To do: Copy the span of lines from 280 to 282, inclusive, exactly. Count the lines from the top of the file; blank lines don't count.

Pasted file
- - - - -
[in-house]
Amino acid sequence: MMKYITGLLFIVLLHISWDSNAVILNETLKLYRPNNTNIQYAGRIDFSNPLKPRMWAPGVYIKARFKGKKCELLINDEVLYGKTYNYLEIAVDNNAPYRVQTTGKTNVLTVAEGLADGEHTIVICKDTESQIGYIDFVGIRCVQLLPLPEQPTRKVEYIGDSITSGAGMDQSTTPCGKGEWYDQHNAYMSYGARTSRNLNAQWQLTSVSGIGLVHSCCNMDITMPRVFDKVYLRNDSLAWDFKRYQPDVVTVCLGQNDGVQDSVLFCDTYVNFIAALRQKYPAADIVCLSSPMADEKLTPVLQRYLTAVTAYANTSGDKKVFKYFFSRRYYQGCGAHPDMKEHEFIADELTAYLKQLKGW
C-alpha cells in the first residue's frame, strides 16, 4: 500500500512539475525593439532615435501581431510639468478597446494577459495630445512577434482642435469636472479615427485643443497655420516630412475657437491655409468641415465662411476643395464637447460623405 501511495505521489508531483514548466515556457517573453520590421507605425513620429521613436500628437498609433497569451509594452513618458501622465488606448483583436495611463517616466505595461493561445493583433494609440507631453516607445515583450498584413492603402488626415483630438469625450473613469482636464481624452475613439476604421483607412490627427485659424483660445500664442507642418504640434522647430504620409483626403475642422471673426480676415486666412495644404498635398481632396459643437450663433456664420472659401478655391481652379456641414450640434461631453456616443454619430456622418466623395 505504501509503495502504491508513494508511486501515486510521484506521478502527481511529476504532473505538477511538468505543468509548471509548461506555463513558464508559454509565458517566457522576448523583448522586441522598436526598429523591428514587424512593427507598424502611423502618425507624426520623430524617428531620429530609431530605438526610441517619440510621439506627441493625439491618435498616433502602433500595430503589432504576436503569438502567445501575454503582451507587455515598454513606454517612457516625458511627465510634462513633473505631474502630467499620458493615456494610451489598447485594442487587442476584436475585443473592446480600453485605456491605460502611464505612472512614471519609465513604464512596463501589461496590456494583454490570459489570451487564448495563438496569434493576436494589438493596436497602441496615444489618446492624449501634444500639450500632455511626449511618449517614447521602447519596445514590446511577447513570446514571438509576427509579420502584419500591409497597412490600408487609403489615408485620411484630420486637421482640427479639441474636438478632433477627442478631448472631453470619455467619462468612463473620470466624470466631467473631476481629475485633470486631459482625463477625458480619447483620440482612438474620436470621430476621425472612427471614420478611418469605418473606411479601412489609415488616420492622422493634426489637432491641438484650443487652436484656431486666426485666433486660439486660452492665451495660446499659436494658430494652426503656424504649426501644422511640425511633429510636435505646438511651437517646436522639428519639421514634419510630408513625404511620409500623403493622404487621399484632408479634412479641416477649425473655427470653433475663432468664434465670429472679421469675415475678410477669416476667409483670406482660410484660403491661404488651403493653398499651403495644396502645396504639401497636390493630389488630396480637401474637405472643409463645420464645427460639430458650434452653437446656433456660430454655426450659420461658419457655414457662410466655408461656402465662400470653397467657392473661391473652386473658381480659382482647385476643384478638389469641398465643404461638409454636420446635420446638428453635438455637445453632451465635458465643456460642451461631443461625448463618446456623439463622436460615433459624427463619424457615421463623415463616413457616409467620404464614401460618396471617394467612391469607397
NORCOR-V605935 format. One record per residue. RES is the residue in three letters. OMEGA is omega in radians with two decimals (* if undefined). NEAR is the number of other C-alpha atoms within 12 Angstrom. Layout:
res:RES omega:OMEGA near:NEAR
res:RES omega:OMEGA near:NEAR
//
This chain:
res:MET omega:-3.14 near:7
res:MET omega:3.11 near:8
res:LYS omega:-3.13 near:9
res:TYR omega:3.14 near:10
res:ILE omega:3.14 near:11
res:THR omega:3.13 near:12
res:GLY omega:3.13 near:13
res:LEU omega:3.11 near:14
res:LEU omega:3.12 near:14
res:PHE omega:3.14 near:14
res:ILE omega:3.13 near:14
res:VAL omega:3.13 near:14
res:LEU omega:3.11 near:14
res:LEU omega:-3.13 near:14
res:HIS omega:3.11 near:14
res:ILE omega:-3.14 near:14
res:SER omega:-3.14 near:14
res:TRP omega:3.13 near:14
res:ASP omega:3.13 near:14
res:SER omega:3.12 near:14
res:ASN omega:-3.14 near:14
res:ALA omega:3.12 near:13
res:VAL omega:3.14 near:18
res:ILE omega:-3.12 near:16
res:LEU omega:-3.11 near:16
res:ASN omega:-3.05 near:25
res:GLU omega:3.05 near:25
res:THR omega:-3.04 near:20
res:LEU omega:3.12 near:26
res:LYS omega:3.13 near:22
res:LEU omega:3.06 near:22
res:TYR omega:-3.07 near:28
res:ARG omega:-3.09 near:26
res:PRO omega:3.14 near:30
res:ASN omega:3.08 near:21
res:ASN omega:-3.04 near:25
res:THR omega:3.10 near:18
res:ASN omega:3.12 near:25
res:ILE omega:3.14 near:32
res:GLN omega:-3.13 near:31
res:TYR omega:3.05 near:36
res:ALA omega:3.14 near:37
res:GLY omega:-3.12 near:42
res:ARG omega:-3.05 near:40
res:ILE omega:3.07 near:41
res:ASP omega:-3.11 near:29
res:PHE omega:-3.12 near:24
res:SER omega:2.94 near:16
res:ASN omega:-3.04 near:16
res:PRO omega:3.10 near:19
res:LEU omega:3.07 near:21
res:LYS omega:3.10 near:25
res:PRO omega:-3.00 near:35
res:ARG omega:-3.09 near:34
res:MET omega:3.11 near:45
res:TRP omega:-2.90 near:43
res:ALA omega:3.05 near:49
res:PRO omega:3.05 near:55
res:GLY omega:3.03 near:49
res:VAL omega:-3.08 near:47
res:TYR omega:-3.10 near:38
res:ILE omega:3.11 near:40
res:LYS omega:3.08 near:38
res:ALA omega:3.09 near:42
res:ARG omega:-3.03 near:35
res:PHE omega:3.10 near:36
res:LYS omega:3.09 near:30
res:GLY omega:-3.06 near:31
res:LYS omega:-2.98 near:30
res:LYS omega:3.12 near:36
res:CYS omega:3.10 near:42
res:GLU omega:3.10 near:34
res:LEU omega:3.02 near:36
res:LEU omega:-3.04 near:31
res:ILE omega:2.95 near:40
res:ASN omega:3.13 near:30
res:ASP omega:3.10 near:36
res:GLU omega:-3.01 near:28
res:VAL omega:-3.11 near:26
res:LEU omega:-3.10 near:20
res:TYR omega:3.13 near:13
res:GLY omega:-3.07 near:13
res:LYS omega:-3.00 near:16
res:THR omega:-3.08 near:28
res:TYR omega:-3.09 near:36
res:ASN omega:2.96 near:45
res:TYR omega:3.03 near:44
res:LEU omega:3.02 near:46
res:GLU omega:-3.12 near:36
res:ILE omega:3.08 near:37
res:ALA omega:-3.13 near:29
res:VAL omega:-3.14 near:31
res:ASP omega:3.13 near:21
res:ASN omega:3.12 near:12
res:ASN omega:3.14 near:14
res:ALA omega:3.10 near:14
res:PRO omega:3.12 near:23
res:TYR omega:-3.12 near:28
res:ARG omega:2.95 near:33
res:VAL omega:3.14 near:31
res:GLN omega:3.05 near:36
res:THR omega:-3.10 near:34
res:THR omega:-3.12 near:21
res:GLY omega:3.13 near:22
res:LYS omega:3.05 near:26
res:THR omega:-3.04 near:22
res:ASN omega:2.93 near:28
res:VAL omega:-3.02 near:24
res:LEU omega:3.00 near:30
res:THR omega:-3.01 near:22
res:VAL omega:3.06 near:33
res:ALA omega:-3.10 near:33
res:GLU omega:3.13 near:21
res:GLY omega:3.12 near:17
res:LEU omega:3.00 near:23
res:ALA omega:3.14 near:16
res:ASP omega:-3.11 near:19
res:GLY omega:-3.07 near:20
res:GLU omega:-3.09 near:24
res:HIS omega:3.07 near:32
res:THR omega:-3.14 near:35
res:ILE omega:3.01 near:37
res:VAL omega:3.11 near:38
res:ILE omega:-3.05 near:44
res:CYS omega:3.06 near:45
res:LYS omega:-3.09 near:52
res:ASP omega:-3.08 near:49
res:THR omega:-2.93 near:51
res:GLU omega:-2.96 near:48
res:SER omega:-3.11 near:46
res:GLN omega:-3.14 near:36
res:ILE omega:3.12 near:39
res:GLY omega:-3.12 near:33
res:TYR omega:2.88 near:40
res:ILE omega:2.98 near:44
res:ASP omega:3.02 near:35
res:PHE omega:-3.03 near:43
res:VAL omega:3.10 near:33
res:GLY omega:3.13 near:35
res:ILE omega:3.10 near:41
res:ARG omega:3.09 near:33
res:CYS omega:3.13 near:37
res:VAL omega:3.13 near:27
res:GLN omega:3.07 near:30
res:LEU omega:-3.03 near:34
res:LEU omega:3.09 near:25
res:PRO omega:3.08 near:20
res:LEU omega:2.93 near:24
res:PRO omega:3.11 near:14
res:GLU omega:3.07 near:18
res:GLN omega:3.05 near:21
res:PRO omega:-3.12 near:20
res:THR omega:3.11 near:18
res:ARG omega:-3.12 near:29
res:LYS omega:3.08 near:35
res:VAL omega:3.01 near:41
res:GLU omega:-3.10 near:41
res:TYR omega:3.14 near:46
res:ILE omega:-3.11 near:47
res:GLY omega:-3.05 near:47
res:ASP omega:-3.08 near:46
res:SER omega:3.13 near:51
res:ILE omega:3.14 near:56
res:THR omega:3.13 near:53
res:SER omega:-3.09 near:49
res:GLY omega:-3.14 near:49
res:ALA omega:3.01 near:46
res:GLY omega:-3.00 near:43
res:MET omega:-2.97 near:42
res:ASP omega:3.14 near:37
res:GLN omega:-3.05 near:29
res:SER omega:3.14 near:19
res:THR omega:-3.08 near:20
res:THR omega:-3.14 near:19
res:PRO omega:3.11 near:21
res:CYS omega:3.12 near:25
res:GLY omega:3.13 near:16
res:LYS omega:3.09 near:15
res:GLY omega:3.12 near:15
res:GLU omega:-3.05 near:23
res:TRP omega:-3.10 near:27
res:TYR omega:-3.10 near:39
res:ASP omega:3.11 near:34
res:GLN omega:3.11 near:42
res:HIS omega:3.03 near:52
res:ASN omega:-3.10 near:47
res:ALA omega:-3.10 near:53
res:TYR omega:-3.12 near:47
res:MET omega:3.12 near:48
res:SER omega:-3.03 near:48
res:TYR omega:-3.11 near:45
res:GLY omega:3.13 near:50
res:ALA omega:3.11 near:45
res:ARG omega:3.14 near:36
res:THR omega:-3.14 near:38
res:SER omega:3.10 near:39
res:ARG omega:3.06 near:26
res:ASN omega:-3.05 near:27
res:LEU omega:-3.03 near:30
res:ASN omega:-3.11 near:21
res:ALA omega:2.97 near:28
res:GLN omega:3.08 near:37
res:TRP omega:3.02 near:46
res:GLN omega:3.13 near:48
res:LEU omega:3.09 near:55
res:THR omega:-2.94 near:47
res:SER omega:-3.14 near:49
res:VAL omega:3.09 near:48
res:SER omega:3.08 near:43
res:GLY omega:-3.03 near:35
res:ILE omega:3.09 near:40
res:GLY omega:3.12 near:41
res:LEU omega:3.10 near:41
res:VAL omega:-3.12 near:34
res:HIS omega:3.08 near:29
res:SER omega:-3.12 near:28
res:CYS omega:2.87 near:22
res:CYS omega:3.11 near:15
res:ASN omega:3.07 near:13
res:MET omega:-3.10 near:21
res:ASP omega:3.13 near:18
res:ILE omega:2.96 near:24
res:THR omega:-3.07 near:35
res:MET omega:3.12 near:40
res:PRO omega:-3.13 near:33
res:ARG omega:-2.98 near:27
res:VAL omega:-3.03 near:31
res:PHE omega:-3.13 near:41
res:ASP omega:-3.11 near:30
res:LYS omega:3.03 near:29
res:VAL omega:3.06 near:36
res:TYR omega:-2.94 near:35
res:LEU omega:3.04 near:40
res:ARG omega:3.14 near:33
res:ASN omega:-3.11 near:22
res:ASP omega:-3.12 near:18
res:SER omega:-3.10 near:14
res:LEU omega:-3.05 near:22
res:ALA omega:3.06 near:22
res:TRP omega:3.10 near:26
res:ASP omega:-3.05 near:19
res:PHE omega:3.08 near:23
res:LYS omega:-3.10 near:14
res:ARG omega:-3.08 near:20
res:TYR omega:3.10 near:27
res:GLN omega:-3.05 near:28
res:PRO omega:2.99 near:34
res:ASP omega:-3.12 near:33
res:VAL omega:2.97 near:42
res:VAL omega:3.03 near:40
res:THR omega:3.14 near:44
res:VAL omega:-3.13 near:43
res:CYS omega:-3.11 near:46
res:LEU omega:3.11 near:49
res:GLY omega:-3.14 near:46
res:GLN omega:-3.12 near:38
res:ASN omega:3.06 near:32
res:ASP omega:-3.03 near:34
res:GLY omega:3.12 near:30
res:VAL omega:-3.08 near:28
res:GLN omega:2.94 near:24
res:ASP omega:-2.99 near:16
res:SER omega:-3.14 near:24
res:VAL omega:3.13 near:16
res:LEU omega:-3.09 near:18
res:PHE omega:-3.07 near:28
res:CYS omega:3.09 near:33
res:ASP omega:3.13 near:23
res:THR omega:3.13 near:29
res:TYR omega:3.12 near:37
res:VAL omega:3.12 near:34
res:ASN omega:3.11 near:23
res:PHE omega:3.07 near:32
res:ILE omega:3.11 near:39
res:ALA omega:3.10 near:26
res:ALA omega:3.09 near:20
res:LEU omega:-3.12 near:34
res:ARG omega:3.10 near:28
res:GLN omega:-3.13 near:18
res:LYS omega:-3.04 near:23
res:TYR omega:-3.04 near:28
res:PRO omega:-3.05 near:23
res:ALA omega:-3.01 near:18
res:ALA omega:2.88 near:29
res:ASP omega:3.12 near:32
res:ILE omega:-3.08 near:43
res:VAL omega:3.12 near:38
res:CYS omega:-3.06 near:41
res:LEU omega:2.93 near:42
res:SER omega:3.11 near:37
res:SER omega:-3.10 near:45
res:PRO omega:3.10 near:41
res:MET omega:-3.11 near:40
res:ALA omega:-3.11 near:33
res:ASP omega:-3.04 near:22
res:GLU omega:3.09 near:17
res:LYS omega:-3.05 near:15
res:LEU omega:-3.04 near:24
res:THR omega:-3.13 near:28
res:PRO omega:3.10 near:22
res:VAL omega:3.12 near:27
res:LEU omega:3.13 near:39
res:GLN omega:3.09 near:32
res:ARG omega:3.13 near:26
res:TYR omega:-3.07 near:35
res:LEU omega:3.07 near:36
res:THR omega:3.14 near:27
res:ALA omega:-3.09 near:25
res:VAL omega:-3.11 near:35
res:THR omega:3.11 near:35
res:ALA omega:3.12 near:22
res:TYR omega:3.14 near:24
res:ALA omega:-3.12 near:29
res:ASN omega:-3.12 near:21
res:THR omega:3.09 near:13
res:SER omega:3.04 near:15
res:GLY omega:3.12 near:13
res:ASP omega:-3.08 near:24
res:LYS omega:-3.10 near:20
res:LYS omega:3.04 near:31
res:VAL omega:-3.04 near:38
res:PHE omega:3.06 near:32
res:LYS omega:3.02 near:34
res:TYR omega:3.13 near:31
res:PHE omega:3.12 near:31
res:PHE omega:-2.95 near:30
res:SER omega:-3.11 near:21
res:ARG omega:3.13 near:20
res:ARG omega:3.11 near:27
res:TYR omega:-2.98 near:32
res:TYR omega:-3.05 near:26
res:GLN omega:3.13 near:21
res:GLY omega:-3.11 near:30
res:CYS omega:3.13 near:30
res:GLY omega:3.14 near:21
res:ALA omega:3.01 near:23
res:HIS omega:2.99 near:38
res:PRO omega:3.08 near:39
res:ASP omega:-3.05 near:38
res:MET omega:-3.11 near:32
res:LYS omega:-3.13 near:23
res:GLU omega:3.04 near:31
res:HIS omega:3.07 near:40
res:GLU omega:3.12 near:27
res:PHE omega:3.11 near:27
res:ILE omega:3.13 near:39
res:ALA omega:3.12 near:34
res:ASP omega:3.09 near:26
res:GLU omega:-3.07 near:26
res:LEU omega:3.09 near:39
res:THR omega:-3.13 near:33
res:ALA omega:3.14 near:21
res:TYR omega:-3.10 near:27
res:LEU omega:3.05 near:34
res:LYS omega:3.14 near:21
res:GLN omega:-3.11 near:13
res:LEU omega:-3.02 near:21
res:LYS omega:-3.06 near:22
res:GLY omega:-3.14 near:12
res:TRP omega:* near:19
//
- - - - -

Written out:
res:ASN omega:3.11 near:23
res:PHE omega:3.07 near:32
res:ILE omega:3.11 near:39